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Deviation as Method

Deviation as a survival method answers Ella Baker’s call to “[face] a system that does not lend itself to your needs and devis[e] means by which you change that system.” “Lend itself’ is a particularly useful phrase, inviting us to ask how a system can organize itself to be of use to the needs of those on the margins of philosophy, academia, and social structures. The structuring norms that constitute the discipline of professional philosophy—including methodologies, intellectual legacies, research content, social practices, and social demographics —create institutional currents that usually do not lend the production of philosophical thought to the needs of those that fall out of the norm, including those who have non-normative bodies and social identities, non-normative social backgrounds, and non-normative approaches to philosophy. Deviating from these currents—or pushing in a different direction by challenging or refusing these norms—can be exhausting and professionally hazardous, but can also provoke better conditions for thinking more creatively about the direction of philosophy (Dotson 2012; Berruz 2014; James 2014).

As an example of a structuring norm within academic philosophy, let us consider the norm of whiteness. The Eurocentrism and white supremacy embedded in the development of dominant forms of Western philosophy has been well documented and analyzed (Mills 1997; Babbitt and Campbell 1999; Wynter 2003). Whiteness structures the institution of philosophy in multiple ways, including through the demographics of students and faculty, the erasure of nonwhite histories of philosophy, and imagined philosophical publics. Echoing Cheryl Harris’s framework in her landmark work, “Whiteness as Property,” whiteness also operates as a credentializing property within philosophy (Harris 1993). Imagining whiteness not just as a socially constructed racial identity, but as a valuable asset, helps provide a framework for understanding whiteness in philosophy as not just a characteristic of the vast majority of U.S. professional philosophers, but as an academic credential that bestows a presumption of legitimacy upon white philosophers and their work.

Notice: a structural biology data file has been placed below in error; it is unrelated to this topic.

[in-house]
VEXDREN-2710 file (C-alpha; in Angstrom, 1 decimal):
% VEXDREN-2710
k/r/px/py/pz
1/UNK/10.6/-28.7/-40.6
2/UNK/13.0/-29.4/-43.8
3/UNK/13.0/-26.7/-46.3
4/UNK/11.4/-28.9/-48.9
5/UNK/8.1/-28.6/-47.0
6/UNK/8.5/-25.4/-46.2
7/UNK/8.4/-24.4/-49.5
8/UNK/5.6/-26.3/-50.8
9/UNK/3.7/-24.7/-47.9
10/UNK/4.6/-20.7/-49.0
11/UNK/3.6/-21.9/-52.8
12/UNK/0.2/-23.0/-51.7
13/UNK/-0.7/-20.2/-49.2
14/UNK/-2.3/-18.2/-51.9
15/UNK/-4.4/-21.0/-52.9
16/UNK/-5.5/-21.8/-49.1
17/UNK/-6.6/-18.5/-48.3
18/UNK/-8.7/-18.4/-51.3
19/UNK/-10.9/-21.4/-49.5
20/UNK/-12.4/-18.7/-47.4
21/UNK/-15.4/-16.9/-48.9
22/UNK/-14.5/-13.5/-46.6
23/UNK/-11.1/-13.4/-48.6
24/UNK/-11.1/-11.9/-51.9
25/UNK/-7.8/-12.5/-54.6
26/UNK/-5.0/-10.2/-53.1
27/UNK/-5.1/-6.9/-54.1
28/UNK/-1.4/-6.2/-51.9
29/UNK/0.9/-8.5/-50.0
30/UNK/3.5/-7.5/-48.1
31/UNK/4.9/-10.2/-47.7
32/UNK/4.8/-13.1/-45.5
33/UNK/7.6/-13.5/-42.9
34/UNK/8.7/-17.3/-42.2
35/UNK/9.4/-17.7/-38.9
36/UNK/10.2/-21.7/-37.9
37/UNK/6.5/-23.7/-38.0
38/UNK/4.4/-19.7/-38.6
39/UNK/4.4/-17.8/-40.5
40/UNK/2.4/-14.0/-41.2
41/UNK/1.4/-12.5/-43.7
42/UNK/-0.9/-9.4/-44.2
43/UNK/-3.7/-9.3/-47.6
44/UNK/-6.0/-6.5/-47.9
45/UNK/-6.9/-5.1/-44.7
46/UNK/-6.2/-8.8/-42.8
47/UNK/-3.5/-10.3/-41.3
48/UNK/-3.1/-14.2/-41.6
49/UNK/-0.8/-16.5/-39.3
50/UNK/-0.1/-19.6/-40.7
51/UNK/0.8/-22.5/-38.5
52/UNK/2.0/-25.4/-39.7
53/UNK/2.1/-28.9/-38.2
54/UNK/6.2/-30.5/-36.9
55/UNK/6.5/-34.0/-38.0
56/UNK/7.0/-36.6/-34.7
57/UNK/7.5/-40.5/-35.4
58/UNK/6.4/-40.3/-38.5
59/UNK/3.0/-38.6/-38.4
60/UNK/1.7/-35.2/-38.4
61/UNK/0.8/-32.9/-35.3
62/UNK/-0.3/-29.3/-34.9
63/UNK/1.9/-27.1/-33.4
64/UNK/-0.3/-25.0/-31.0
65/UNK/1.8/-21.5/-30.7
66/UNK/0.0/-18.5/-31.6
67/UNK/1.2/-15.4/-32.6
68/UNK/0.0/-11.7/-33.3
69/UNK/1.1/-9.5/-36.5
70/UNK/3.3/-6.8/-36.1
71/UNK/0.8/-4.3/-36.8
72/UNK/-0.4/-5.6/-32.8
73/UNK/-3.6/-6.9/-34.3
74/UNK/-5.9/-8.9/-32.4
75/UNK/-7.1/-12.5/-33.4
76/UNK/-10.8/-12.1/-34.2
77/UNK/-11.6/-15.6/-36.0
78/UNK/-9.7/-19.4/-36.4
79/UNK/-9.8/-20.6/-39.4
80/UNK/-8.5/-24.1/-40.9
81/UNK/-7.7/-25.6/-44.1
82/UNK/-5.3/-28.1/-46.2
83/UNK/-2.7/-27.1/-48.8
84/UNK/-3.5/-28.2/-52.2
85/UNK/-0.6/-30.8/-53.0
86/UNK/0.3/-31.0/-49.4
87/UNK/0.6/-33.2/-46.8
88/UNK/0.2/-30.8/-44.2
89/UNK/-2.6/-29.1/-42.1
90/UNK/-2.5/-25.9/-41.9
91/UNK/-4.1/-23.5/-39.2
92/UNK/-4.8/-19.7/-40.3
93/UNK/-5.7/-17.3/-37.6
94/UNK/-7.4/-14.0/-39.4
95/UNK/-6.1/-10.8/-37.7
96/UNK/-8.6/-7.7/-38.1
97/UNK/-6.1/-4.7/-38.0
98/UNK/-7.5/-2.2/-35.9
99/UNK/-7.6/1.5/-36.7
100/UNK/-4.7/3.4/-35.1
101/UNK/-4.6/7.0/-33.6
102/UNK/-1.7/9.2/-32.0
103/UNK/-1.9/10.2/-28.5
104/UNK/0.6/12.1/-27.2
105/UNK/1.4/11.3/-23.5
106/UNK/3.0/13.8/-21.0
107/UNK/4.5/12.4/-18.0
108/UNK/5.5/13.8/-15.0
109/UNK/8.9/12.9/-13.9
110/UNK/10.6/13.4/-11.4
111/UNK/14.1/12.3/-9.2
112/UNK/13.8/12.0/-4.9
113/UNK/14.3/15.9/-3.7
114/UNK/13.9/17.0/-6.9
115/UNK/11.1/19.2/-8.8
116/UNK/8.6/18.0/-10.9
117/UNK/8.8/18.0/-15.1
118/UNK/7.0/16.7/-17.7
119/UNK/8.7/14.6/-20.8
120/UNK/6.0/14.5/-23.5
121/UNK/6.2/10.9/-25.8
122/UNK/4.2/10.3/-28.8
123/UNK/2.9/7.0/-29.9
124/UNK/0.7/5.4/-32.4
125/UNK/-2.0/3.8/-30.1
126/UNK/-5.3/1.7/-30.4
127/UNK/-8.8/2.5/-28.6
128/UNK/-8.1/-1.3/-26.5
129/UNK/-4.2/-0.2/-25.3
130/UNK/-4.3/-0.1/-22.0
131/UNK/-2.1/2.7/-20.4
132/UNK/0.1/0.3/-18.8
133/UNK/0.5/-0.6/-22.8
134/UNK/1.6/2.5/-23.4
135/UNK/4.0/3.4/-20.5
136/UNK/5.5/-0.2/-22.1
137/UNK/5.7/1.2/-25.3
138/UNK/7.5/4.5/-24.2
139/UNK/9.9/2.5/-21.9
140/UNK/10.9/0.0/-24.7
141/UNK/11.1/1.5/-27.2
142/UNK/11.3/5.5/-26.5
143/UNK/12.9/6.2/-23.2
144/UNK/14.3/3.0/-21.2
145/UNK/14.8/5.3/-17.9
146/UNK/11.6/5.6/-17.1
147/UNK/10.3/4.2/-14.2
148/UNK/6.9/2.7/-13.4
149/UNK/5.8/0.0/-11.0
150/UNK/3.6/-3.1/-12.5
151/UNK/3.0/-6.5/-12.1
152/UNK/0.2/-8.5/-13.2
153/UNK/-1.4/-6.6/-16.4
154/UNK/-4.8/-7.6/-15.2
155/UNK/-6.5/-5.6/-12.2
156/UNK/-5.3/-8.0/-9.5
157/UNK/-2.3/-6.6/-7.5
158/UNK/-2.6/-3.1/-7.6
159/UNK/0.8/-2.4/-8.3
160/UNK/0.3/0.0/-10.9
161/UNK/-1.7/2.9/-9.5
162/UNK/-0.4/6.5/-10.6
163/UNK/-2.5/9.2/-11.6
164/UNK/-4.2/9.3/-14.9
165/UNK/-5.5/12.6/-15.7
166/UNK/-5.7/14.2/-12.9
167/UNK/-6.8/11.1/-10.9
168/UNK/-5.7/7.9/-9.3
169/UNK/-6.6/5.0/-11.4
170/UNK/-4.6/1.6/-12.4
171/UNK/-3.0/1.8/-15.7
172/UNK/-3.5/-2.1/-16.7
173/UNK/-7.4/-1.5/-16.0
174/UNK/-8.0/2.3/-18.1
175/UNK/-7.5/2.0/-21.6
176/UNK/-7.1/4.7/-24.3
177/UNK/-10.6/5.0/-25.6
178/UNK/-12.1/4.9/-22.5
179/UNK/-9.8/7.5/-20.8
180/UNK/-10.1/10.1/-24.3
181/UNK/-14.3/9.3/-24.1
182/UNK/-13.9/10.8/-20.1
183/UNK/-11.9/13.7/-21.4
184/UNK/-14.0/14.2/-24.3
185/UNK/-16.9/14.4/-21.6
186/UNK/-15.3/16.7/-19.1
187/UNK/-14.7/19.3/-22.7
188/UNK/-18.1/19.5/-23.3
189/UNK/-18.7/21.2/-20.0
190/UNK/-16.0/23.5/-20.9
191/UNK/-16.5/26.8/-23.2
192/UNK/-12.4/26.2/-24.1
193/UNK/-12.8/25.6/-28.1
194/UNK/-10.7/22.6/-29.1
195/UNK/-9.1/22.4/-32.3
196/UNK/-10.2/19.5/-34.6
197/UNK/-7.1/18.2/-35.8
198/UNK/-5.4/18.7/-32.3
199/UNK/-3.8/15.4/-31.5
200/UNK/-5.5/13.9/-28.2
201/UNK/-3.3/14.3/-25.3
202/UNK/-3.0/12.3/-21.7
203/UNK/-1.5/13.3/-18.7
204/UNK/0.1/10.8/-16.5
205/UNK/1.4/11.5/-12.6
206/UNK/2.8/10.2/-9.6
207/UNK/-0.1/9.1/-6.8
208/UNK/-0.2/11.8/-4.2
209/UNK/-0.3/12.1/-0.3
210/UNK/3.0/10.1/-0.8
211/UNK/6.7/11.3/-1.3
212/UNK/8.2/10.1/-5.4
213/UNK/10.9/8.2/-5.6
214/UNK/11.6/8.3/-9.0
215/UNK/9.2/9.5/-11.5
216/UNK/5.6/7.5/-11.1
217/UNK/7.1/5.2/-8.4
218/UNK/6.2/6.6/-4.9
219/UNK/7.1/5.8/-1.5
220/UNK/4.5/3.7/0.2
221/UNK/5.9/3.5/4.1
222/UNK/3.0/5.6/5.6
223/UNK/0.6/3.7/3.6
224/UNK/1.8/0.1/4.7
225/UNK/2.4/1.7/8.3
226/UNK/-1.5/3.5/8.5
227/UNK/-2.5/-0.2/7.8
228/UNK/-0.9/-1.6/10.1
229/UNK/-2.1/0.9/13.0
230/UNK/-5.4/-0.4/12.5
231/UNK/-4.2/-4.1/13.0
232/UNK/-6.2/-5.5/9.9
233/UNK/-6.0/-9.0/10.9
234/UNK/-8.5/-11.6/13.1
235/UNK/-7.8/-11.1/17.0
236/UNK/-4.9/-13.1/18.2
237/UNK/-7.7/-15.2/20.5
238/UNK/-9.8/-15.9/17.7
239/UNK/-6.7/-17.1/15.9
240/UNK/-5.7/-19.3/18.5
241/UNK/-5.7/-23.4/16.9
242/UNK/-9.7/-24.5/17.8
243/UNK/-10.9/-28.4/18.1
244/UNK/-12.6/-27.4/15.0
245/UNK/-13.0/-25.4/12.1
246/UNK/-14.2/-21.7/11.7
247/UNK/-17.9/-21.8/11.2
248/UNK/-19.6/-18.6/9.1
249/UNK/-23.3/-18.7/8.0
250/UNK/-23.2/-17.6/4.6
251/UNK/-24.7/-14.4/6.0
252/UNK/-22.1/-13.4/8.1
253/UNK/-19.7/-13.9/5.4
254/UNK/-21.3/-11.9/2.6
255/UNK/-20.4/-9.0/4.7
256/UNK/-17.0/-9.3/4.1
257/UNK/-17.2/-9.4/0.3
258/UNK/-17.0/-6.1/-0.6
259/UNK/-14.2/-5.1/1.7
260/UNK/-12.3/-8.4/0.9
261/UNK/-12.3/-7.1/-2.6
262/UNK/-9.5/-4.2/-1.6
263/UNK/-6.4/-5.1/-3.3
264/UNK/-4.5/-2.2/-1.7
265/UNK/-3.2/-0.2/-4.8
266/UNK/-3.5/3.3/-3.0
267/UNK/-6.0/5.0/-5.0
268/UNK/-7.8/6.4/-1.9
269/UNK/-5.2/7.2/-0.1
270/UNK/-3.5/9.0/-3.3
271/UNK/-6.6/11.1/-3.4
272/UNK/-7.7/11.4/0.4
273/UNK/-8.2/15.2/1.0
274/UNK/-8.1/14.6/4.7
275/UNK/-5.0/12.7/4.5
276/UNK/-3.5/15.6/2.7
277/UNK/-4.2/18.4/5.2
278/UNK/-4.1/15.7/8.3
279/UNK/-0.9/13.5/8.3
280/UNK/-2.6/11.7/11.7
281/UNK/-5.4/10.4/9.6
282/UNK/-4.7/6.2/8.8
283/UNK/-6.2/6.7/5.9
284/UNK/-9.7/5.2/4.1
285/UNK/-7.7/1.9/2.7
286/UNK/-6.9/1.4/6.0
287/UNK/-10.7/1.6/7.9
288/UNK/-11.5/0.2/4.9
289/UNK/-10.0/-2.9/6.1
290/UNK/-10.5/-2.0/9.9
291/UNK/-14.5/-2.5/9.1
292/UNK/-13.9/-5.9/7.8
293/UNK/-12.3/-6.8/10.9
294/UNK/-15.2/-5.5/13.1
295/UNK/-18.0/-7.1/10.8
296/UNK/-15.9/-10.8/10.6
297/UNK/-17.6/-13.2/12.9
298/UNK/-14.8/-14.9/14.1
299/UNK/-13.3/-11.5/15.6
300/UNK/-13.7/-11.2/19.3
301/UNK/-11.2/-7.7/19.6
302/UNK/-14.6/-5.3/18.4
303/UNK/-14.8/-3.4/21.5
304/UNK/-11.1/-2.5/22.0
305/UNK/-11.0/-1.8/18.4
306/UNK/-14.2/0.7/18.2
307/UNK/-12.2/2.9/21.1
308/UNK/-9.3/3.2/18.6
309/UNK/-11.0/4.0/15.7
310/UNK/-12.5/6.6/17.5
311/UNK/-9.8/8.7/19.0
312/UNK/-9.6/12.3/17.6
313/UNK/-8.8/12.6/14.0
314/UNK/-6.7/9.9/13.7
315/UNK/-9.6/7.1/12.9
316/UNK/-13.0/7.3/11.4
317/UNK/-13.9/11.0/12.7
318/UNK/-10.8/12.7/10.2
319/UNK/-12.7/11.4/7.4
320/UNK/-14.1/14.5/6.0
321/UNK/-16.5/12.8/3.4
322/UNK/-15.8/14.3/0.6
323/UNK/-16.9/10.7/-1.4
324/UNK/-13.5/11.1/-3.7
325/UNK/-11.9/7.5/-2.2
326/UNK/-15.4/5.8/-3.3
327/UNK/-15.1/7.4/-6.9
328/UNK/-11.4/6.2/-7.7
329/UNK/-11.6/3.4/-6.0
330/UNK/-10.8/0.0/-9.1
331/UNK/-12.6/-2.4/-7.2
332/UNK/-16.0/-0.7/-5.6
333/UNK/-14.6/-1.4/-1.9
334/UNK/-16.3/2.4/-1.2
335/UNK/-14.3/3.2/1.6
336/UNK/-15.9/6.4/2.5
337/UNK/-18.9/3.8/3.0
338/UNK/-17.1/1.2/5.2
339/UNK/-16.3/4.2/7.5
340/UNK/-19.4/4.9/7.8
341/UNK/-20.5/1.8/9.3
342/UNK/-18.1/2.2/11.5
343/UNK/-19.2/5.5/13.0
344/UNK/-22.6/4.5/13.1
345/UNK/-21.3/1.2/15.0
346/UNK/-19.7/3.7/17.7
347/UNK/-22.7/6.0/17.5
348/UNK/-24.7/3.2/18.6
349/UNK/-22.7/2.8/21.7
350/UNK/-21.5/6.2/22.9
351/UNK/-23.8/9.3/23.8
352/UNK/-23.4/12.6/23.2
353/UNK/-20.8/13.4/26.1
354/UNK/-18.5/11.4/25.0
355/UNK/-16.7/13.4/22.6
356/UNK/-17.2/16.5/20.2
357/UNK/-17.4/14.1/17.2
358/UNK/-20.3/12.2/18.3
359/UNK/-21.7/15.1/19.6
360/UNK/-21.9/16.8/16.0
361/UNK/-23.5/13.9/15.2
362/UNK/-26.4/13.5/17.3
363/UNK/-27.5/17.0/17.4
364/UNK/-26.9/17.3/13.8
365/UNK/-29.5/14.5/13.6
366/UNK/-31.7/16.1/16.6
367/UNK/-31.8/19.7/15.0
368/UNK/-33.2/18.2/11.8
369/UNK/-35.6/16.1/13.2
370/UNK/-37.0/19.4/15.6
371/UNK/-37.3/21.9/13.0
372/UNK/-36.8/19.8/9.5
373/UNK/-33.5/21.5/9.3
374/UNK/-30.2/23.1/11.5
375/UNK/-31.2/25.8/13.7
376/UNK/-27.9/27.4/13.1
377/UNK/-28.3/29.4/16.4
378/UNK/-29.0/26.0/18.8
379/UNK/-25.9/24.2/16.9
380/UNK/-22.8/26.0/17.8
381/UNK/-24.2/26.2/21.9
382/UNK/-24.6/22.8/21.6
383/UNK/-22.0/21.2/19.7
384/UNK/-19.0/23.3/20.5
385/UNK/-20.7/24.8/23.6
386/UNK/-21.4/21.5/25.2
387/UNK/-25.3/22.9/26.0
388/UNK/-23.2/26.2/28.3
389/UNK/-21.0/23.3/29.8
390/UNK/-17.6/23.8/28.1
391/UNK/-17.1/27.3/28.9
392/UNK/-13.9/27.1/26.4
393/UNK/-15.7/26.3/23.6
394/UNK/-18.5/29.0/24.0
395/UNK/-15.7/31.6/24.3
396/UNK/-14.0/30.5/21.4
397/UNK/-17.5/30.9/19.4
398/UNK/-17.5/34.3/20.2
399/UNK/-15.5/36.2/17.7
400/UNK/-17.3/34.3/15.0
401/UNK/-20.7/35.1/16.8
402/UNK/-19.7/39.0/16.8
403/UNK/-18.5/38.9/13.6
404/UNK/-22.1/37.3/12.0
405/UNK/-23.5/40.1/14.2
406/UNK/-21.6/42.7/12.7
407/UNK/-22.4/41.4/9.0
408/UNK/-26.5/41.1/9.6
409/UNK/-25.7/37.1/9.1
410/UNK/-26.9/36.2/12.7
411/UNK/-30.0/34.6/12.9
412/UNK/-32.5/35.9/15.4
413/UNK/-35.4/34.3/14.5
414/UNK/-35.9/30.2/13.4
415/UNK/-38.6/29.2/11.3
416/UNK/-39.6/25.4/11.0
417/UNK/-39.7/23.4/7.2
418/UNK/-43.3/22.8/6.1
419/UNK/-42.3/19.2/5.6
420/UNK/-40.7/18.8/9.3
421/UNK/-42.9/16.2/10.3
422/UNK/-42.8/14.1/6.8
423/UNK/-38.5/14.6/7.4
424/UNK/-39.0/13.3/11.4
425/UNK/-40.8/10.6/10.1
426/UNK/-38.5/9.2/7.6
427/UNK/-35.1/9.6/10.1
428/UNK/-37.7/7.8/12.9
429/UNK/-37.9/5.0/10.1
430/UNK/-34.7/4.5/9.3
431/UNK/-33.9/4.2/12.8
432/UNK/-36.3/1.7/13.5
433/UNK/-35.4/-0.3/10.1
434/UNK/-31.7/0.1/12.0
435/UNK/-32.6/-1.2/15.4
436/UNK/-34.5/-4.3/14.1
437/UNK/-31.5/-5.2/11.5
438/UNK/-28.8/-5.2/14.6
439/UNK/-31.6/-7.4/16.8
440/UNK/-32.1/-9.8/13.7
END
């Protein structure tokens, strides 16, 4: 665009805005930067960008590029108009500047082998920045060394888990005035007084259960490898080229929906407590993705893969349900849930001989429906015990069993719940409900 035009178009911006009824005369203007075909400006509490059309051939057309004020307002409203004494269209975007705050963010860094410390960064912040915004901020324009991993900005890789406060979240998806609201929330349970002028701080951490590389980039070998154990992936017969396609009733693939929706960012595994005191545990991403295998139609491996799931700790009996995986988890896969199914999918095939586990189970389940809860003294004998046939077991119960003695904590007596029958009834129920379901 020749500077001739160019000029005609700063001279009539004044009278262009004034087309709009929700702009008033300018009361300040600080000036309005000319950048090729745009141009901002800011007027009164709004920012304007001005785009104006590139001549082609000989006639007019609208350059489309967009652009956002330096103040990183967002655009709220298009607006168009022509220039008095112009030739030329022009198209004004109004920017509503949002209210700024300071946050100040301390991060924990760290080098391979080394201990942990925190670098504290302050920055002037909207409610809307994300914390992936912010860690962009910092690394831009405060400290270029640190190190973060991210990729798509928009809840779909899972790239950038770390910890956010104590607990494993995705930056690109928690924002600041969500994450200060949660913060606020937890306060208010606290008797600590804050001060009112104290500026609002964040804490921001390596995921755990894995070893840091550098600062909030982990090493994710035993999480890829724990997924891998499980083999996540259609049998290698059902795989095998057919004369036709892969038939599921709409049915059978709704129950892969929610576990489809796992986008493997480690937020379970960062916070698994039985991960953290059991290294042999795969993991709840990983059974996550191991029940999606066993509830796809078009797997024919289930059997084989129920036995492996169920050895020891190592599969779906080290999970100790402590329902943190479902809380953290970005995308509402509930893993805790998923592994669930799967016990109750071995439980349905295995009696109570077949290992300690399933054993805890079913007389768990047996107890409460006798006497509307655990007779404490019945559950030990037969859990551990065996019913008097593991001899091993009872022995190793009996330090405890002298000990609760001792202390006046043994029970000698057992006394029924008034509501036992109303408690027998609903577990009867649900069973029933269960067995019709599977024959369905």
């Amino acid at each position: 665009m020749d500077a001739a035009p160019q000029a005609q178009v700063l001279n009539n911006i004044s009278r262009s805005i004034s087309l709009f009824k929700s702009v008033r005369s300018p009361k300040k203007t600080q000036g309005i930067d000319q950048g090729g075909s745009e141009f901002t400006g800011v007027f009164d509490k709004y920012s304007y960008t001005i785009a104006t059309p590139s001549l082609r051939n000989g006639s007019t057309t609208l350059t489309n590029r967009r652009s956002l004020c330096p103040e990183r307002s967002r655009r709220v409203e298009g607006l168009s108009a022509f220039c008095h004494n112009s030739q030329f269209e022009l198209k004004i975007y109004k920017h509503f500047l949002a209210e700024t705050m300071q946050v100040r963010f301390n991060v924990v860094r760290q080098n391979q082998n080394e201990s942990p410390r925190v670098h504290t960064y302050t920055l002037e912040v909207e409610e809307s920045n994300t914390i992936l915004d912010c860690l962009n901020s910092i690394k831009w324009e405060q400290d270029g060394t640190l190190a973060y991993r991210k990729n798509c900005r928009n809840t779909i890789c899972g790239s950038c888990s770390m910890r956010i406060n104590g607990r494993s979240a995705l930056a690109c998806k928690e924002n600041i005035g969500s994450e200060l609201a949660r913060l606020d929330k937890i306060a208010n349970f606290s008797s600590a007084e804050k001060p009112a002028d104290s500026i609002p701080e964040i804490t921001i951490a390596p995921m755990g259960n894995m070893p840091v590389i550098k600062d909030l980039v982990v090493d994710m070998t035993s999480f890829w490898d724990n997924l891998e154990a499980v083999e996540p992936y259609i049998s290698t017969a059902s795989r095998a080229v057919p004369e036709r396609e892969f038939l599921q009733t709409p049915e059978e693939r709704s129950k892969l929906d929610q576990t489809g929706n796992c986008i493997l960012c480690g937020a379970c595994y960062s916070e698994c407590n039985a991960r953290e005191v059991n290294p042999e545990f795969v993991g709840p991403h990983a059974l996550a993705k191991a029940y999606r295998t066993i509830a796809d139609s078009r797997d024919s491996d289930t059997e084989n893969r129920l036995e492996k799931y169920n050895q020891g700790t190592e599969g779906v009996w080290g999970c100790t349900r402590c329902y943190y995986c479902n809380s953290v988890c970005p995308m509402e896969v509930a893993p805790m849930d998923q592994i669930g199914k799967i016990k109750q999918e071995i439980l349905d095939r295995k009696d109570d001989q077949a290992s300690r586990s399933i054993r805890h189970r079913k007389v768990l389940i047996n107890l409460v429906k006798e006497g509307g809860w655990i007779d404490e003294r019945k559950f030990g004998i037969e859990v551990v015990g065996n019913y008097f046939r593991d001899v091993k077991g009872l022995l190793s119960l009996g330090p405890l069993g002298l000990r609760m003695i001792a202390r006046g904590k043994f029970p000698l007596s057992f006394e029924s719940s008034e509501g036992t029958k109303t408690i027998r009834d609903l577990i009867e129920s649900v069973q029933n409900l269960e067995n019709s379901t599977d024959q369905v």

Whiteness as an unspoken credential in philosophy, a professional property, is relevant to the politics of pursuing innovative forms of philosophy in academia that transgress or challenge other structuring norms within the profession, including field philosophy. If whiteness works as a structuring norm that accredits white philosophers with a critical presumption of legitimacy, and if, as Kristie Dotson (2012, 5) argues, “legitimation [is] the penultimate vetting process,” then we must consider how that dynamic shapes the stakes of engaging in field philosophy. That is, how does the credential of whiteness afford credibility' to white philosophers who are taking creative risks in professional philosophy? Philosophers without the whiteness credit (particularly women of color) have provided vivid testimony, reflecting on prudently' managing a pre-existing professional racial/gender debt by' avoiding the transgression of dominant norms in methodology' or subject matter (Alcoff 2012; Berruz 2014; James 2014). But if philosophers are credentialed with whiteness (among other identity-based credentials), they' potentially have more flexibility' to transgress prevailing norms in methodology' and subject matter (such as engaging in projects like field philosophy' or radical philosophy') without weakening their status as “legitimate” philosophers doing “legitimate” philosophy. In this way, field philosophy' and other innovating philosophies within academia are structurally situated to “go with the flow” of whiteness as a credentializing property.

In an exploration of institutional practices, Sara Ahmed (2015) reflects,

Maybe an institution is like an old garment: if it has acquired the shape of those who tend to wear it, then it becomes easier to wear if you have that shape. The ease of movement, the lack of a stress might describe not only the habits of a body' that has incorporated things, but also how an institution takes shape around a body.... Once a certain body' is assumed, then a body that fulfills this assumption can more easily take up a space even if the space is imagined as open to anybody.